In July police responded to a hospital after a patient was involved in a car accident earlier in the day. Suspecting that the patient had consumed an impairing substance, police wanted to draw the person’s blood for testing to turn up evidence of impairment.

But police lacked a warrant, and lacked exigent circumstances. The case law is clear: In Missouri v. McNeely, the Supreme Court ruled that forced blood draws are unconstitutional and that blood draws require a warrant where consent is not given. The nurse was correct in her application of the law.

But police were having none of it, and physically forced the nurse from the room by pushing her even though she was simply doing her job.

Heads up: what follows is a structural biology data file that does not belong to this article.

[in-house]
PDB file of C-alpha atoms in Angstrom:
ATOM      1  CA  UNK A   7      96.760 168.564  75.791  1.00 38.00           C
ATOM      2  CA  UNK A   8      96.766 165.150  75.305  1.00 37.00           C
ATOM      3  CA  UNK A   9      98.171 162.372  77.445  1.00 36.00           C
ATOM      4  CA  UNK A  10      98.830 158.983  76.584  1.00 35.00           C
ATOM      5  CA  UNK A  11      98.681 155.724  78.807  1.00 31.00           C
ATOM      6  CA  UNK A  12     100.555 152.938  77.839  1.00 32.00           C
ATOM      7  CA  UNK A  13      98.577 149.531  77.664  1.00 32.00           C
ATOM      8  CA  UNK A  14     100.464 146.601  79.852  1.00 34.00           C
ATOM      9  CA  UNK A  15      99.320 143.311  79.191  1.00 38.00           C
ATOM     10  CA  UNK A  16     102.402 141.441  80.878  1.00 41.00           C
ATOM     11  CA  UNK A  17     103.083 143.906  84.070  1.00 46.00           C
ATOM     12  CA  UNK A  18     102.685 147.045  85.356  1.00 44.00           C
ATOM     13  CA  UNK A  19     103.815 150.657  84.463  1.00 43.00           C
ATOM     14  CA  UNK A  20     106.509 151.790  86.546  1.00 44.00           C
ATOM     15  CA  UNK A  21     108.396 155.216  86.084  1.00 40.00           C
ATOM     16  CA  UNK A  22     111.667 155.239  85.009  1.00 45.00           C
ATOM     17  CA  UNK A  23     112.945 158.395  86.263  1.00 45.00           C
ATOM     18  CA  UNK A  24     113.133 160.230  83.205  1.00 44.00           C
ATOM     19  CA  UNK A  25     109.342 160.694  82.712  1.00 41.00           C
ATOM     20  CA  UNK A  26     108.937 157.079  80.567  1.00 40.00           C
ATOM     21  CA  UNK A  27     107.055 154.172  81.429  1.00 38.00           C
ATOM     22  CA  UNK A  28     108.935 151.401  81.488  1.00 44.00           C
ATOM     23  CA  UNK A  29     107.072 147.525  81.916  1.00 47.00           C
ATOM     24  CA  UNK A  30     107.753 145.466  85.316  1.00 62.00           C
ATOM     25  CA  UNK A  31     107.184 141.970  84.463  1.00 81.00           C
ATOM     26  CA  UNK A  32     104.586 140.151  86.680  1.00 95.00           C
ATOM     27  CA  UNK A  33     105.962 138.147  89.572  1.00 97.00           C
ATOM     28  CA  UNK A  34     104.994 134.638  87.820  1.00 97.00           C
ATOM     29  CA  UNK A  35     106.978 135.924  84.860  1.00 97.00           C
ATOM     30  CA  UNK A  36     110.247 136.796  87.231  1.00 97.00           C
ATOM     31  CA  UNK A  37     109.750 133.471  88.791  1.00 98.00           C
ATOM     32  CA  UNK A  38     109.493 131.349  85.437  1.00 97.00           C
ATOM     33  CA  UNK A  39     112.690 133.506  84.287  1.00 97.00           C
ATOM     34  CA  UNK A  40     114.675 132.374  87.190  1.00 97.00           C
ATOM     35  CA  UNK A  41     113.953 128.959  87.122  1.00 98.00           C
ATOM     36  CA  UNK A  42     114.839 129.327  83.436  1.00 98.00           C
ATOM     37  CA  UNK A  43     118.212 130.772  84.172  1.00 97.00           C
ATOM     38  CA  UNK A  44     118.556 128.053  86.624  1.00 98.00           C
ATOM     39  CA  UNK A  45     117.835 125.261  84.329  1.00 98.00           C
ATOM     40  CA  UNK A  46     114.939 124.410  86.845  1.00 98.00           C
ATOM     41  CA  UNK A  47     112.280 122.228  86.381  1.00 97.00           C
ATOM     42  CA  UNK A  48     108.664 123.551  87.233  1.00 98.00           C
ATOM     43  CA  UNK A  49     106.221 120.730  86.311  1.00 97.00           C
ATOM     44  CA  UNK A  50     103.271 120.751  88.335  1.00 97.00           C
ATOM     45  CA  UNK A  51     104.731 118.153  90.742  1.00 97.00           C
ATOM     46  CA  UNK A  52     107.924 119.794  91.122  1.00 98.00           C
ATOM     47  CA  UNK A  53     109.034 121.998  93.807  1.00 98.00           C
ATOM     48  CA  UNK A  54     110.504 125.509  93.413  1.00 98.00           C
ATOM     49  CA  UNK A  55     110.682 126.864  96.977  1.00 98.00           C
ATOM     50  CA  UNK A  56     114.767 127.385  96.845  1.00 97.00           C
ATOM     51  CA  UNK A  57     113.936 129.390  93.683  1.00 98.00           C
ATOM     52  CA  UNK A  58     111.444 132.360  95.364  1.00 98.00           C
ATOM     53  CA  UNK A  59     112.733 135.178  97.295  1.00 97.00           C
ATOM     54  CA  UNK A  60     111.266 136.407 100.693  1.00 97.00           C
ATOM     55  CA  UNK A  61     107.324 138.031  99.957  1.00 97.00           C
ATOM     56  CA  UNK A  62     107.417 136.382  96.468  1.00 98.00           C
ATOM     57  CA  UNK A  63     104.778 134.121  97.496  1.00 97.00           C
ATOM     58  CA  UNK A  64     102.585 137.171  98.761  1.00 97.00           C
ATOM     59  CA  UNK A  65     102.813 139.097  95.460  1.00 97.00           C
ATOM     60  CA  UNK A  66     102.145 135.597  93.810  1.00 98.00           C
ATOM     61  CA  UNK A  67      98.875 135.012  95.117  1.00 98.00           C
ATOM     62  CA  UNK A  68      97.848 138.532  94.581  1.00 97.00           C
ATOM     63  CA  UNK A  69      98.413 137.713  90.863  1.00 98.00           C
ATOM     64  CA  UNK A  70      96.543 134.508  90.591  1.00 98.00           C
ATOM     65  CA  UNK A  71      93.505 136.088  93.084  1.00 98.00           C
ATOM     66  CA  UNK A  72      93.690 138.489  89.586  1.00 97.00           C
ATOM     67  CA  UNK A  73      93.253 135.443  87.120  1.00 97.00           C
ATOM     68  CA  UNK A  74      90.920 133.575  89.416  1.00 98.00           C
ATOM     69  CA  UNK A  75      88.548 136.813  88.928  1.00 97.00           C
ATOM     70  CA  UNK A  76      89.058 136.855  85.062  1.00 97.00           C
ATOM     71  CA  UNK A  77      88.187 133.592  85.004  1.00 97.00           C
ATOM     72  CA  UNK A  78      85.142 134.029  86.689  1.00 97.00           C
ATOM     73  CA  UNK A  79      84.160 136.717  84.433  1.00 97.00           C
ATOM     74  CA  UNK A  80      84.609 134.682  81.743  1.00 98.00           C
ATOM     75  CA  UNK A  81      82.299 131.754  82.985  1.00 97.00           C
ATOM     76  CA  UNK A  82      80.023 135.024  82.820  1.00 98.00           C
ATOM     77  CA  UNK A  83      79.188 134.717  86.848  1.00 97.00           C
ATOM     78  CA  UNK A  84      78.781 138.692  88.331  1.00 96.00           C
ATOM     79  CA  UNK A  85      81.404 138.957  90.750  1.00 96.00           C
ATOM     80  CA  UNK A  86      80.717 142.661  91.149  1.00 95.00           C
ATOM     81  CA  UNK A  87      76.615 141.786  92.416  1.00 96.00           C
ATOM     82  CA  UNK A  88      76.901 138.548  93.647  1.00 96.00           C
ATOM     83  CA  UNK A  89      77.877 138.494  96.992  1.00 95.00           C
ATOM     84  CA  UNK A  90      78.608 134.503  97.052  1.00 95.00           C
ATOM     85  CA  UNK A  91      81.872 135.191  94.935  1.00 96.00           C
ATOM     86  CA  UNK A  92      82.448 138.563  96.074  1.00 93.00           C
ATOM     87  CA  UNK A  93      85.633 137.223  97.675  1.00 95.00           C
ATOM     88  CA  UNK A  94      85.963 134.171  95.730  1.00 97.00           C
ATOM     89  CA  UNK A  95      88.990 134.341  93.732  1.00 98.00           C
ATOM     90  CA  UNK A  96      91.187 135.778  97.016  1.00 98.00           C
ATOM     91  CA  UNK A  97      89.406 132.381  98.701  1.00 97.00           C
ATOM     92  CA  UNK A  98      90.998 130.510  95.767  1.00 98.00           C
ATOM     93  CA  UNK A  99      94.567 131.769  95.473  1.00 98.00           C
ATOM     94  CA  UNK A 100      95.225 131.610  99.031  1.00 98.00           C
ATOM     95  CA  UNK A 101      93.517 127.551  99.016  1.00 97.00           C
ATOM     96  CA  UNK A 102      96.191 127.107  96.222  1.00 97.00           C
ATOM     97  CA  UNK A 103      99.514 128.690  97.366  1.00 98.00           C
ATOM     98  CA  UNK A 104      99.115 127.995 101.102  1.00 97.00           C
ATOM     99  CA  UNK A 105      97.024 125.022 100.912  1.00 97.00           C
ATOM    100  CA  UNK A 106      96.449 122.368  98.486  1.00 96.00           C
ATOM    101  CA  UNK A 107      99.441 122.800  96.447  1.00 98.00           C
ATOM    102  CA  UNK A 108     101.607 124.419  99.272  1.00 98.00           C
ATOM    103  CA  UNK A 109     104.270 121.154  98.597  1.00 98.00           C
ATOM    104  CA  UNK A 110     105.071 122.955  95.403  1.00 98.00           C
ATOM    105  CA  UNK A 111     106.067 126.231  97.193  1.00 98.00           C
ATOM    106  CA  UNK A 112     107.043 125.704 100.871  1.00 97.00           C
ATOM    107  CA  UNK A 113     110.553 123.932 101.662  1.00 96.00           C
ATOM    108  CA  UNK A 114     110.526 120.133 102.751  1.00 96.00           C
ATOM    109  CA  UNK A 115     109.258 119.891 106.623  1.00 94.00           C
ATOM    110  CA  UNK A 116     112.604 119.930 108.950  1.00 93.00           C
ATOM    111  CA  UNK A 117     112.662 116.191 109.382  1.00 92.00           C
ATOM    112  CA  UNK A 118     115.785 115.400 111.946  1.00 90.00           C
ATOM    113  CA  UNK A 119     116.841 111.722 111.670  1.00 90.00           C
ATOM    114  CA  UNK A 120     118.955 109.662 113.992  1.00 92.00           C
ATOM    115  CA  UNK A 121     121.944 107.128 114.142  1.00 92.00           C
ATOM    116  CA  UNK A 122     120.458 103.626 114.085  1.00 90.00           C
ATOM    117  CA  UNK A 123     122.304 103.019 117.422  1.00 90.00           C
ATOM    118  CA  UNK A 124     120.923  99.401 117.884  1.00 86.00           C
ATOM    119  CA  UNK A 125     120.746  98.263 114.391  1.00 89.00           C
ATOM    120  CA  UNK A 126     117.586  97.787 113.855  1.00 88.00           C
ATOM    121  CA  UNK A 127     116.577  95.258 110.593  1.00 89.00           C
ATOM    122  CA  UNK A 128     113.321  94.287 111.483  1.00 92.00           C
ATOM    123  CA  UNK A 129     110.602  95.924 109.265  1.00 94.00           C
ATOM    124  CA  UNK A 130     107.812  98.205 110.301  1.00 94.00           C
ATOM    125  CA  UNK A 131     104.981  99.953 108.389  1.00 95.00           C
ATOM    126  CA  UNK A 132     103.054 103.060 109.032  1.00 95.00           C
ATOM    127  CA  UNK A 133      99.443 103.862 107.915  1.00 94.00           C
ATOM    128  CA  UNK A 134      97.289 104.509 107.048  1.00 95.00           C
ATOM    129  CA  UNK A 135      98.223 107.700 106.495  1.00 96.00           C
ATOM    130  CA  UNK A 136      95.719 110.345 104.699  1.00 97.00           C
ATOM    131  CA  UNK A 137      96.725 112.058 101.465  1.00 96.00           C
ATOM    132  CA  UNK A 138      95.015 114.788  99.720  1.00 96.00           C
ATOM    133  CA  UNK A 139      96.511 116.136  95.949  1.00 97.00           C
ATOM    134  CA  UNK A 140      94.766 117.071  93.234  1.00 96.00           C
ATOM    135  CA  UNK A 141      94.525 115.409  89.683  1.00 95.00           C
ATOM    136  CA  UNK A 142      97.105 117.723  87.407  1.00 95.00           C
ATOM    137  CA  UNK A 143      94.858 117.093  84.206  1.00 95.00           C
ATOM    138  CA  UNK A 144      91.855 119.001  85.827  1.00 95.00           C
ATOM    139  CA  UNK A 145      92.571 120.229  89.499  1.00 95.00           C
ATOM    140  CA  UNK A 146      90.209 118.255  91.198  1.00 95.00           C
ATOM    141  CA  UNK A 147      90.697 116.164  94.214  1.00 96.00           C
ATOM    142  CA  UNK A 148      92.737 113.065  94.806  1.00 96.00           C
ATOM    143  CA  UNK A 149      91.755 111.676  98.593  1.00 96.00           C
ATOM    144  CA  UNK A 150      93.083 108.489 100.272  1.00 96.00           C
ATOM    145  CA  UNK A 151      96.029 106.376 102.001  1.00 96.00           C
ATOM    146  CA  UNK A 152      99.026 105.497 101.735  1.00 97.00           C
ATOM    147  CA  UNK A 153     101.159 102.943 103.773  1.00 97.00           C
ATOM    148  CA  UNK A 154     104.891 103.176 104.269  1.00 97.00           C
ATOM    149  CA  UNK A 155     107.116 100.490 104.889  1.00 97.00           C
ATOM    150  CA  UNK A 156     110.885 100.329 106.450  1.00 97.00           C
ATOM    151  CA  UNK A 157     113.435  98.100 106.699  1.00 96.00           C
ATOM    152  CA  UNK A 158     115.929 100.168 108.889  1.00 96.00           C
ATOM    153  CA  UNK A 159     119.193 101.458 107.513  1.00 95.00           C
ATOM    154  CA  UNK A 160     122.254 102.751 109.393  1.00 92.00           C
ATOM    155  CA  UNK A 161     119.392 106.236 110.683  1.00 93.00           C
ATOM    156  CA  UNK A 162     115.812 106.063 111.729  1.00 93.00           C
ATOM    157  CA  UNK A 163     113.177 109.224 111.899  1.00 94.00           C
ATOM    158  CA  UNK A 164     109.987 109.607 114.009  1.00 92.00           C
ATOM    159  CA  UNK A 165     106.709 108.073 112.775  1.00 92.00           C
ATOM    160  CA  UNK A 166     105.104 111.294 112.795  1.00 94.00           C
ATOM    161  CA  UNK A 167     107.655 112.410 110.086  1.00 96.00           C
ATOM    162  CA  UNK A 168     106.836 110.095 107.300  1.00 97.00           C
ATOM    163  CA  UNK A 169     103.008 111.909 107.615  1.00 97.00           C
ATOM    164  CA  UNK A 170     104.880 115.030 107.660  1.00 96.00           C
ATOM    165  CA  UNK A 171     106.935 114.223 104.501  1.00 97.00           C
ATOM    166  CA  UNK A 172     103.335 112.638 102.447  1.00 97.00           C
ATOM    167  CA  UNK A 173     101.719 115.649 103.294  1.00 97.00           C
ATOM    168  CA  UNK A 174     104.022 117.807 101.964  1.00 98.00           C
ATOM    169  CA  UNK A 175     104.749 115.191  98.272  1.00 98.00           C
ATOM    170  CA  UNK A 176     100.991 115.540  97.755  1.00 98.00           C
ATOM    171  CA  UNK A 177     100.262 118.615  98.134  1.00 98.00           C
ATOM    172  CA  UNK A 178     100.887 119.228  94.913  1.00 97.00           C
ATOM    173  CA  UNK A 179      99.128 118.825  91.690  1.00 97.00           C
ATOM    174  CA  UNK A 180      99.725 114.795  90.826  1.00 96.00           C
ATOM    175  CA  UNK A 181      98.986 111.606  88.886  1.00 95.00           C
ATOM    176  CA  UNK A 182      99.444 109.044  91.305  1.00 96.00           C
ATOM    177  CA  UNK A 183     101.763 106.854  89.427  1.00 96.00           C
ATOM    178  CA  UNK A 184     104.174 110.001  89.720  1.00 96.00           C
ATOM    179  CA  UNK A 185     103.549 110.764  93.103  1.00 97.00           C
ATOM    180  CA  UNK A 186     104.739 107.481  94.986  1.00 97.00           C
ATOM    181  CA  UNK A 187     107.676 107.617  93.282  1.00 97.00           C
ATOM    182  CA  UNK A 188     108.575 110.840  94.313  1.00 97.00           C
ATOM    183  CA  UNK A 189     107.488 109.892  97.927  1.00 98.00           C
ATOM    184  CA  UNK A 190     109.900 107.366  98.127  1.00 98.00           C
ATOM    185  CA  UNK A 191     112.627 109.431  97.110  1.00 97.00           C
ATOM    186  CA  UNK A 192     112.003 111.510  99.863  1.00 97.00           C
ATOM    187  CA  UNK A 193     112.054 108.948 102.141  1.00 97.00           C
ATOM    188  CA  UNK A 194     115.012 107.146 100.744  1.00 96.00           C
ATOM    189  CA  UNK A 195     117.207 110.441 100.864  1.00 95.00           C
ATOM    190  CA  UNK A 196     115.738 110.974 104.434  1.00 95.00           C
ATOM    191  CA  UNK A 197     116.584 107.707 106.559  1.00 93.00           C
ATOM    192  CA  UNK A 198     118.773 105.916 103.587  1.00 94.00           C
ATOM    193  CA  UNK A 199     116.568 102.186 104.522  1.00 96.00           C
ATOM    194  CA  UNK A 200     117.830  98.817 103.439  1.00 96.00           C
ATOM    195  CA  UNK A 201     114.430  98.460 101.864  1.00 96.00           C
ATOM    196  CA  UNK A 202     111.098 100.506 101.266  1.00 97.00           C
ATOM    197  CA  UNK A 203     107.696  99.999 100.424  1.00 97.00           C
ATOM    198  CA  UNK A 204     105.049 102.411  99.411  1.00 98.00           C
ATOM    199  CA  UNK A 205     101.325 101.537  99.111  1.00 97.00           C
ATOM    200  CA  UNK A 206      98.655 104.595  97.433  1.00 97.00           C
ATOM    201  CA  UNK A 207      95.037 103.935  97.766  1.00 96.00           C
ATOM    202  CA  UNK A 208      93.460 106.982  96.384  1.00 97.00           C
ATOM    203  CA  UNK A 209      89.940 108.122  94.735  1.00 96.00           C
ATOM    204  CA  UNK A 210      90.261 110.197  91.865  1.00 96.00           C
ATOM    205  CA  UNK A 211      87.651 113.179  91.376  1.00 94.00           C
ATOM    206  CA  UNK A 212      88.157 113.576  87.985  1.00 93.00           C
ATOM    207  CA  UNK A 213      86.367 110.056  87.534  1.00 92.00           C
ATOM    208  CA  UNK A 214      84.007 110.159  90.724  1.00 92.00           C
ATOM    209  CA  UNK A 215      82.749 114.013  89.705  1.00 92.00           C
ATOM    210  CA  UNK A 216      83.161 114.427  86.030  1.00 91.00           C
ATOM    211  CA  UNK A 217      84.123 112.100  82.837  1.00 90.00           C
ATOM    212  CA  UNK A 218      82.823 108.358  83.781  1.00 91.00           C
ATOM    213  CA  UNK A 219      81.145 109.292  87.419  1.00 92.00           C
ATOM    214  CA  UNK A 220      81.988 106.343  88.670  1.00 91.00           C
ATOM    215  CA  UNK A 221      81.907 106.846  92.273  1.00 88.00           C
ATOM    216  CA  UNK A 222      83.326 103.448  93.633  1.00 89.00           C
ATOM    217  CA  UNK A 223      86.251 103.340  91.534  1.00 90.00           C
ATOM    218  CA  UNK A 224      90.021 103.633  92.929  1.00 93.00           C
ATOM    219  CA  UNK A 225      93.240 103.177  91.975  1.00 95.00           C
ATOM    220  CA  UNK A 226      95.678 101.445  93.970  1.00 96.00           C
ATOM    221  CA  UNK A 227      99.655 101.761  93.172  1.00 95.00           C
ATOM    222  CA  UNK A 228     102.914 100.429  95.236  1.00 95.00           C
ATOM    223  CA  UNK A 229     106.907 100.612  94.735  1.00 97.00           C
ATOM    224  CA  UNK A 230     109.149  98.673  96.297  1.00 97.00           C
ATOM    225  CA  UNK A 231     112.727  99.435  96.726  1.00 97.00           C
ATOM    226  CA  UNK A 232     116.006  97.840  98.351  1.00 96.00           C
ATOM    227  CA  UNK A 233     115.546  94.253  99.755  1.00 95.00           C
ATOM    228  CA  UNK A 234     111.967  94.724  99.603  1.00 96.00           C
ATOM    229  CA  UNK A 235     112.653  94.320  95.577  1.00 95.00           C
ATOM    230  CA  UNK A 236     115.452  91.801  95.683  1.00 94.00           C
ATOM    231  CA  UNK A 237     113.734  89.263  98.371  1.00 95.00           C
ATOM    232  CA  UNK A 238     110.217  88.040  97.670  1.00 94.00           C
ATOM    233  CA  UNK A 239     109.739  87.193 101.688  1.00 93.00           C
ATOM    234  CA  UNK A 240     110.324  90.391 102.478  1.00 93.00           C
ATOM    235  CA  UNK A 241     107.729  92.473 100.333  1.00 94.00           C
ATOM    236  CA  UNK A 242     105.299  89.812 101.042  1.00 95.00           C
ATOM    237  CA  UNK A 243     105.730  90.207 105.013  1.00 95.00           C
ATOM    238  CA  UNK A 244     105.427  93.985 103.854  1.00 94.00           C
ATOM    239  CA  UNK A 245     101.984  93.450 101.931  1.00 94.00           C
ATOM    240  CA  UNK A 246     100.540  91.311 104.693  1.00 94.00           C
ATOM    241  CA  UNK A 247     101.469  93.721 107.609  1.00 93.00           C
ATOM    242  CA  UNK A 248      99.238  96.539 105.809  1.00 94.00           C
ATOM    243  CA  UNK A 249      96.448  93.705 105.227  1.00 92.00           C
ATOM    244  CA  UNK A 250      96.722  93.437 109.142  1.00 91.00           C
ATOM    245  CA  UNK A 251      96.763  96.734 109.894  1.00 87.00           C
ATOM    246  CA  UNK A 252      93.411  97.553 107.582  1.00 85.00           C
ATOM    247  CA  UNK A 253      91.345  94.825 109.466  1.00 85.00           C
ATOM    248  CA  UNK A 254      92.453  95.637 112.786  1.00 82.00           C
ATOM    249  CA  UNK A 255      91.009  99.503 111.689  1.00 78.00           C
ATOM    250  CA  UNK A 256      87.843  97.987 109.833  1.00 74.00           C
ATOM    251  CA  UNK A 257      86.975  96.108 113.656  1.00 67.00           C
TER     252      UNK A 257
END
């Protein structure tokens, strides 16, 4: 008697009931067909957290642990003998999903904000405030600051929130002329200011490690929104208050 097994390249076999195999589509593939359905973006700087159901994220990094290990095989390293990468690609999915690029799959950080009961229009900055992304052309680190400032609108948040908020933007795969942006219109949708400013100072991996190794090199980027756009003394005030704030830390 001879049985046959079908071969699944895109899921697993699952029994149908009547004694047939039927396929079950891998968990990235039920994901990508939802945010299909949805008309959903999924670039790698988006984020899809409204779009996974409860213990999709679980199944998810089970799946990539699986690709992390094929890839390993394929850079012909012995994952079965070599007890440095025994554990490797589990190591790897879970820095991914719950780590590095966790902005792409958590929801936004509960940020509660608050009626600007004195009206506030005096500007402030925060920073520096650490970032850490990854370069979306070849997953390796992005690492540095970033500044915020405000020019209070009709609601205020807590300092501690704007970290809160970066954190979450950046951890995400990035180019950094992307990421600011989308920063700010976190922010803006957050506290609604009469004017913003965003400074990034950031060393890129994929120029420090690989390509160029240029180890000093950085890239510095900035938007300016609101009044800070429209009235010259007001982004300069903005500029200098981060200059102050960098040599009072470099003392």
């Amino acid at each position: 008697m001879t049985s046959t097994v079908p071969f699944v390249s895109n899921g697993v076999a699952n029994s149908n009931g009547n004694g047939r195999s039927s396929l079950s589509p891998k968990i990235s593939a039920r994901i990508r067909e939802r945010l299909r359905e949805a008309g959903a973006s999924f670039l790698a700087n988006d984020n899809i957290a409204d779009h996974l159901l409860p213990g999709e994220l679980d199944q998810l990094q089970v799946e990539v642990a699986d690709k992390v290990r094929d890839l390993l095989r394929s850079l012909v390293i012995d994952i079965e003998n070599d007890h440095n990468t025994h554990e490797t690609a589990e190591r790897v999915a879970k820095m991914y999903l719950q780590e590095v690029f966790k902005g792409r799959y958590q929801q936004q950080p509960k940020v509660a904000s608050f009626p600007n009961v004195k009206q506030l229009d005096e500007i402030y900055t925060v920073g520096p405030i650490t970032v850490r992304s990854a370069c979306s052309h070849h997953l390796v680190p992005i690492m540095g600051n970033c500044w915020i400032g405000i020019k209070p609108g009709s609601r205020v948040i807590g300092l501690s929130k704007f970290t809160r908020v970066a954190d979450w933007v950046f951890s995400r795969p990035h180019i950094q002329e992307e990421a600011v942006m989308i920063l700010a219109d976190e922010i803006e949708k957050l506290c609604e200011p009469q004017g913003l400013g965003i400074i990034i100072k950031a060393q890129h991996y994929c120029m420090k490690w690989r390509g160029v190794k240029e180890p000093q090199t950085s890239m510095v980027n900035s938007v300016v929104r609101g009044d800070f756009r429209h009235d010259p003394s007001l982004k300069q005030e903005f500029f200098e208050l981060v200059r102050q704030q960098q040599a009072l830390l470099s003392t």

The only reason we know this is that one of the officers was wearing a body cam that was recently released.

The episode highlights once again an increasingly frequent problem with law enforcement: aggressive and sometimes violent encounters with citizens who, by all accounts, have not behaved aggressively toward police.

Damon Chetson - 999 posts

Damon Chetson is a Board Certified Specialist in State and Federal Criminal Law. He represents people charged with serious and minor offenses in Raleigh, Wake County, and the Eastern District of North Carolina. Call (919) 352-9411.

Blood Draws